Saturday, June 17, 2006

The cost of war

While the President has been careful to avoid saying that a war of choice in Iraq would come with sacrifices, the consequences are piling up.

And no, I'm not talking about how we've just crossed the macabre threshold of 2,500 US fatalities in Iraq.

Ranger Bob talks about how we're balancing the price tag of Don and Dick's Excellent Adventure by damaging the National Parks:
As the federal budget continues to thin and less money goes to our National Park Service while summer travel starts in earnest, the public will notice the "conditions" that they may very well call to the attention of their elected ones. Or, realizing that we are at war, justified or not, the Bush administration continues to adjust where and how our money is spent and all federal agencies have to adjust. Yet, knowing that the backlog of work and staffing needs in our parks, indeed, all our public lands, will cost us much more when the time comes to pay it off and correct the staffing issues, is it wise to follow this route?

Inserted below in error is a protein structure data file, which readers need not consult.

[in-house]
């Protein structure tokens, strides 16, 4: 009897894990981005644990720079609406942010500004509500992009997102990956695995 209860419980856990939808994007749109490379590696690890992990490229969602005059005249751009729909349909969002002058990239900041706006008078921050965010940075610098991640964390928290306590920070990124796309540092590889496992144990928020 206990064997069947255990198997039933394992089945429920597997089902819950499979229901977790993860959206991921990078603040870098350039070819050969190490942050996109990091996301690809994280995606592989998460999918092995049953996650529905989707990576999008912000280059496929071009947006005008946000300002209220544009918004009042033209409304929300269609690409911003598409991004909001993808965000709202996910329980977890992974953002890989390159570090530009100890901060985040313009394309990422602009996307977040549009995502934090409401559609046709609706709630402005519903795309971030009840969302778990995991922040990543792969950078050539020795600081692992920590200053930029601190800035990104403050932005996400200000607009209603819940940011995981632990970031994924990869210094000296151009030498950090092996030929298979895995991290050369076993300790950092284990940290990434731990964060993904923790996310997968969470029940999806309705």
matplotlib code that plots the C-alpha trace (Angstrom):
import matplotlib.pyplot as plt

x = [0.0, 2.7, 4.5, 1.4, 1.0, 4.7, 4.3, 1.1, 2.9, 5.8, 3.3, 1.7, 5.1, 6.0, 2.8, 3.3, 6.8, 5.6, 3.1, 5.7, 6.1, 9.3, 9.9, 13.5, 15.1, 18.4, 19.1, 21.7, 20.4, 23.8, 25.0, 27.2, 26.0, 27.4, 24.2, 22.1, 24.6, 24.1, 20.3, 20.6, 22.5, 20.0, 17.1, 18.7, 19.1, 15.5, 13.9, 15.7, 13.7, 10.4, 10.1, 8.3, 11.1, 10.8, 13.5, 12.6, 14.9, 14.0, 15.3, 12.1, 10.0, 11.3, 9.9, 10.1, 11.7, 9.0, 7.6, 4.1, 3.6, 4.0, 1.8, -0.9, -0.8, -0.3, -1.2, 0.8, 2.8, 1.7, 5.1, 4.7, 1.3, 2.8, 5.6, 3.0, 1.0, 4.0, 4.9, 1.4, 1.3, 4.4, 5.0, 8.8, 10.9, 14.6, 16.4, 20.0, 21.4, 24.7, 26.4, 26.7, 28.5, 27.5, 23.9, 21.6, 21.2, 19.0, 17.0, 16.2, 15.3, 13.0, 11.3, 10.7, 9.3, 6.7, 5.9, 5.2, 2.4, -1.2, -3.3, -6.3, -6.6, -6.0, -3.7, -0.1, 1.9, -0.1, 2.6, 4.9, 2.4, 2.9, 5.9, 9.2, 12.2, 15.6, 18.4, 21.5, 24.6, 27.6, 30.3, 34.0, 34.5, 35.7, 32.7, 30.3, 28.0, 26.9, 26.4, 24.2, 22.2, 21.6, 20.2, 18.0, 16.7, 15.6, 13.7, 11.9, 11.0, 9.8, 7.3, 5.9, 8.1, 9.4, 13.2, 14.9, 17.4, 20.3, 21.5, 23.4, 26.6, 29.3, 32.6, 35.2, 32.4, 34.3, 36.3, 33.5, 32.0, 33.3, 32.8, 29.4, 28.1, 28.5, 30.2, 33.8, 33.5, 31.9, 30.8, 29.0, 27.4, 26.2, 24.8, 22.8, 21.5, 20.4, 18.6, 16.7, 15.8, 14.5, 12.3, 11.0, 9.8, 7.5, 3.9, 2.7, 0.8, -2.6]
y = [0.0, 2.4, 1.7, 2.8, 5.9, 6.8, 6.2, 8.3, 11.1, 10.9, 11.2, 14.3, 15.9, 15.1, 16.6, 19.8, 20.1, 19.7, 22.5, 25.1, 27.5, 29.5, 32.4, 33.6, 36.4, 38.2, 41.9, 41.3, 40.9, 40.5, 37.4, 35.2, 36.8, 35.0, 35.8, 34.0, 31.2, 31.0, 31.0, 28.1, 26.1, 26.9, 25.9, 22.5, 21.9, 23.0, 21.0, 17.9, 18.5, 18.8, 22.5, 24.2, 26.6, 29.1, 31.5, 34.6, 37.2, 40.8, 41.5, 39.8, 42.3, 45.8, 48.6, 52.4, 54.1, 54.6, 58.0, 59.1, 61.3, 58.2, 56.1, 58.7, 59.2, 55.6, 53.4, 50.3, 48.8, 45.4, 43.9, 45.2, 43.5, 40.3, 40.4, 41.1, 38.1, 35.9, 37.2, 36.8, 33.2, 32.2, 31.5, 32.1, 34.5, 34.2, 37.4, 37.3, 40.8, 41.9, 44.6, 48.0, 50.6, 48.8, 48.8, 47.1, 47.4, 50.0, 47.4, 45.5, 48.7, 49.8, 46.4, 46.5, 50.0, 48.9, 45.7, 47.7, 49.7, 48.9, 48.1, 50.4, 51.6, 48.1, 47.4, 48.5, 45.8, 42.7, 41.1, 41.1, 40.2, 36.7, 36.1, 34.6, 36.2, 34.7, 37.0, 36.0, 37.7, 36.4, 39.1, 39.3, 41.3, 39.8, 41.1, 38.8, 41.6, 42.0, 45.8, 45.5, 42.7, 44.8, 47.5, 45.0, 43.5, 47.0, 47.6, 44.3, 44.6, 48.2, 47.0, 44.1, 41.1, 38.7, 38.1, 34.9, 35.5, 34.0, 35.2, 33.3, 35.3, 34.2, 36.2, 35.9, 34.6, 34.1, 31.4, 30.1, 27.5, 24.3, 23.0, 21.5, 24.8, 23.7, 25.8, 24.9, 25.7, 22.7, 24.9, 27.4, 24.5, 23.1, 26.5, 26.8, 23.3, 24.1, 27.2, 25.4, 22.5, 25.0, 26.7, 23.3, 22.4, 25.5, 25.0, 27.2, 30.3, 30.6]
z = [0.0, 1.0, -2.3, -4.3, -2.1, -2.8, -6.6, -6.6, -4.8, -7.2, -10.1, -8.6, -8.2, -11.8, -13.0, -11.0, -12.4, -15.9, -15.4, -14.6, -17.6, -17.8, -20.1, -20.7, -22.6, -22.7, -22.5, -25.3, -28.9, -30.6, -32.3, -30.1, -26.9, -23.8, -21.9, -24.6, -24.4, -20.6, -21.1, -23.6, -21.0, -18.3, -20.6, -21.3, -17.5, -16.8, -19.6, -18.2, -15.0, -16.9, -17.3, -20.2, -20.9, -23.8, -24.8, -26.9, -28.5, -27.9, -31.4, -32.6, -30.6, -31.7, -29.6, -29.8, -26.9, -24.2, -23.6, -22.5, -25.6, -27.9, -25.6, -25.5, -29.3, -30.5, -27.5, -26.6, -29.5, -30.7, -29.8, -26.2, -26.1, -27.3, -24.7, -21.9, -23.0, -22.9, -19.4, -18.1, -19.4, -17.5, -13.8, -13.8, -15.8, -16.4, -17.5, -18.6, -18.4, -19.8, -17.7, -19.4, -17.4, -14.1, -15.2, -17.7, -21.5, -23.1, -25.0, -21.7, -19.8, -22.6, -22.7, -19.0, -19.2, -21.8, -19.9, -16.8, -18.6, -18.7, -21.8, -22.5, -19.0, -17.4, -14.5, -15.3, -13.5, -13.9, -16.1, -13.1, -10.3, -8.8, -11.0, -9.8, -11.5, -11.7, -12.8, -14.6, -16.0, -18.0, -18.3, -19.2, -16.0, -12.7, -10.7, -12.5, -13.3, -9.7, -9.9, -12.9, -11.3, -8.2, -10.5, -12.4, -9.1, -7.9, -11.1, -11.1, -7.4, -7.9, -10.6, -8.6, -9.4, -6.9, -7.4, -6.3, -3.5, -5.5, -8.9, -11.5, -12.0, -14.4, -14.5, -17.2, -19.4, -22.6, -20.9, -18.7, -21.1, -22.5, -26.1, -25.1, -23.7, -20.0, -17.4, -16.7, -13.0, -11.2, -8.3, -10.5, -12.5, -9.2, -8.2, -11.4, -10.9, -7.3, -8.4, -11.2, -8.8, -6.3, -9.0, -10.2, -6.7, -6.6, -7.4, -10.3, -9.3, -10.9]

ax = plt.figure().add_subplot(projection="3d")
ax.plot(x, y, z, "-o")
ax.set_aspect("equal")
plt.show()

He's looking at a GAO report showing that inflation adjusted spending on parks has dropped, and a survey by former park employees showing that visitors' services are falling by the wayside. As the LA Times points out:
"This is not just about some more litter and some outhouses being locked. This has now escalated to visitor safety," said Bill Wade, a former superintendent of Shenandoah National Park in Virginia and now an official with the Coalition of National Park Service Retirees, which conducted the survey of 37 of the largest parks.
Our national parks are a proud achievement, a legacy that our forefathers gave to us, and that we can be proud to pass on to our children. Letting them go to seed is a bad plan and bad policy, and I hope we see change soon.